The US is now the world’s second-biggest consumer of bottled water.
Californians facing the prospect of endless drought, mandated cuts in water use and the browning of their summer lawns are mounting a revolt against the bottled water industry, following revelations that Nestlé and other big companies are taking advantage of poor government oversight to deplete mountain streams and watersheds at vast profit. An investigation by the San Bernardino Desert Sun that showed the company is taking water from some of California’s driest areas on permits that expired as long as 27 years ago. The Desert Sun investigation found that a Nestlé pumping operation at Strawberry Creek in the San Bernardino National Forest, 60 miles east of Los Angeles, had been unlicensed since 1987. Another operation in the same National Forest, at Deer Canyon Springs, involves a deal between Nestlé and the local water district that has not been permitted since 1994. The revelations have agencies from the California State Water Resources Control Board to the US Forest Service scrambling to justify a regulatory framework that is poorly policed and imposes almost no requirements on the big water companies to declare how much water they are taking. Government oversight often falls between the cracks of state agencies, the US Forest Service and autonomous Indian tribes, giving the companies greater leeway.
“While California is facing record drought conditions, it is unconscionable that Nestlé would continue to bottle the state’s precious water, export it and sell it for profit,” says the petition, which is sponsored by the political activist organisation the Courage Campaign.
“Nestlé has repeatedly ignored requests from local residents to halt its operations,” said Erin Diaz of the nonprofit Corporate Accountability International, which is running a “Think Outside the Bottle” campaign. “It’s clear that Nestlé has no intention of voluntarily halting its dangerous water bottling practices. It’s time for state water regulators to step in.”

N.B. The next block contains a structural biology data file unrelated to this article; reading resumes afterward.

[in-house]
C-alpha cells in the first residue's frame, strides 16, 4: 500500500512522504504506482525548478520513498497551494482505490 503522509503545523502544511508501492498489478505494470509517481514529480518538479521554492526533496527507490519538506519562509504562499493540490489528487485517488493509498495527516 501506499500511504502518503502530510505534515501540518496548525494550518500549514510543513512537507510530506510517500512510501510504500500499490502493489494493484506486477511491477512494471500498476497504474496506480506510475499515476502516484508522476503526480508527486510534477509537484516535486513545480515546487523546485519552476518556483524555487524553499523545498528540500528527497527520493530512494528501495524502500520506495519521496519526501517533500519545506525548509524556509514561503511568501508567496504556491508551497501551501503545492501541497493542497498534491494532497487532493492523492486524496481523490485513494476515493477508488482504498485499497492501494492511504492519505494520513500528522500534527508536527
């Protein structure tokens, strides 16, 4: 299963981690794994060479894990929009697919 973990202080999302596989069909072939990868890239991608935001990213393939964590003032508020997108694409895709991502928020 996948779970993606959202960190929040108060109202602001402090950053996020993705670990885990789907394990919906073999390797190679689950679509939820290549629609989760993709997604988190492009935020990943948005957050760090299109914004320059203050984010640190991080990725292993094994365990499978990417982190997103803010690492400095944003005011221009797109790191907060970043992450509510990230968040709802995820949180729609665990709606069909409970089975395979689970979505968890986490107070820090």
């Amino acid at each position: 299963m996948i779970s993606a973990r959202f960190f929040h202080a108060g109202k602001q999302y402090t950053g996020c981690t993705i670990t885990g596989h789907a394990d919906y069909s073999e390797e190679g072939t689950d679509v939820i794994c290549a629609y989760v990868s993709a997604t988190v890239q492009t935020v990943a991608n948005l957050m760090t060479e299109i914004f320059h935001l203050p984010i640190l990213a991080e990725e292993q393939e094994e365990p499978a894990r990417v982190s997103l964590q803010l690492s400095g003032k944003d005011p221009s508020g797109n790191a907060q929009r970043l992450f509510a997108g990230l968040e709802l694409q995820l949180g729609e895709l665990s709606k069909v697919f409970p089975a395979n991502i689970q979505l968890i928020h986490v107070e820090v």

Water-bottling also carries symbolic weight because it takes a natural resource that theoretically belongs to all and turns it into a product retailing for many thousands – some studies suggest hundreds of thousands – of times what it costs at source. Studies over the past decade and a half have challenged the claims of an industry that barely existed 25 years ago that bottled water is healthier than tap – in fact somewhere between one quarter and one half of bottled water comes from the tap – and decried the environmental impact of the plastic bottles it usually comes in. Sales topped 10bn gallons in the US for the first time in 2013 – 32 gallons per person – and are projected to be as high as 13bn gallons in 2014.
The company claims 700m gallons a year is taken, or about what it takes to keep two golf courses green. That might more easily be verified if legislation to force regular disclosure of volumes bottled and sold had not been vetoed by former governor Arnold Schwarzenegger in 2008 and 2010. An absence largely explained by the lobbying power of agribusiness in a state that boasts the single most productive concentration of farm land on the planet. Governor Jerry Brown, who has come under fire for imposing a 25% reduction in water use on cities and municipalities but not on farms.
According to Adam Scow, California director of Food and Water Watch “We need to start managing and protecting groundwater as a public resource. In a drought, bottling public water for private profit qualifies as wasteful and unreasonable.”